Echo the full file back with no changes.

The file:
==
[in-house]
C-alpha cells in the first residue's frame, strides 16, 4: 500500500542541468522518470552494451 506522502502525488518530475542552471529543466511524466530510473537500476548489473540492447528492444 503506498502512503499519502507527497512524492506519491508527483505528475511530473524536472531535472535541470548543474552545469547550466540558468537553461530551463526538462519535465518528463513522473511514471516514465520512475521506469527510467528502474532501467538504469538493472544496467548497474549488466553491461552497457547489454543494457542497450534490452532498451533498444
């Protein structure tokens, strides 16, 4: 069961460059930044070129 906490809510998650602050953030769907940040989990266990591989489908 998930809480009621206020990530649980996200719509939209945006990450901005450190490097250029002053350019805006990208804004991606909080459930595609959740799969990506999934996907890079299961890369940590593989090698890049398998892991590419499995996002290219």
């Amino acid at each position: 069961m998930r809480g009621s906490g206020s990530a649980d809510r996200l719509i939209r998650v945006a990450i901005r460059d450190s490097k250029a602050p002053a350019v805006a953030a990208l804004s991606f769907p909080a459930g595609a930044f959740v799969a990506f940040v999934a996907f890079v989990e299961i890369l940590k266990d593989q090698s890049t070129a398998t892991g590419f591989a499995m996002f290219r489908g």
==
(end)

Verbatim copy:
[in-house]
C-alpha cells in the first residue's frame, strides 16, 4: 500500500542541468522518470552494451 506522502502525488518530475542552471529543466511524466530510473537500476548489473540492447528492444 503506498502512503499519502507527497512524492506519491508527483505528475511530473524536472531535472535541470548543474552545469547550466540558468537553461530551463526538462519535465518528463513522473511514471516514465520512475521506469527510467528502474532501467538504469538493472544496467548497474549488466553491461552497457547489454543494457542497450534490452532498451533498444
């Protein structure tokens, strides 16, 4: 069961460059930044070129 906490809510998650602050953030769907940040989990266990591989489908 998930809480009621206020990530649980996200719509939209945006990450901005450190490097250029002053350019805006990208804004991606909080459930595609959740799969990506999934996907890079299961890369940590593989090698890049398998892991590419499995996002290219």
């Amino acid at each position: 069961m998930r809480g009621s906490g206020s990530a649980d809510r996200l719509i939209r998650v945006a990450i901005r460059d450190s490097k250029a602050p002053a350019v805006a953030a990208l804004s991606f769907p909080a459930g595609a930044f959740v799969a990506f940040v999934a996907f890079v989990e299961i890369l940590k266990d593989q090698s890049t070129a398998t892991g590419f591989a499995m996002f290219r489908g």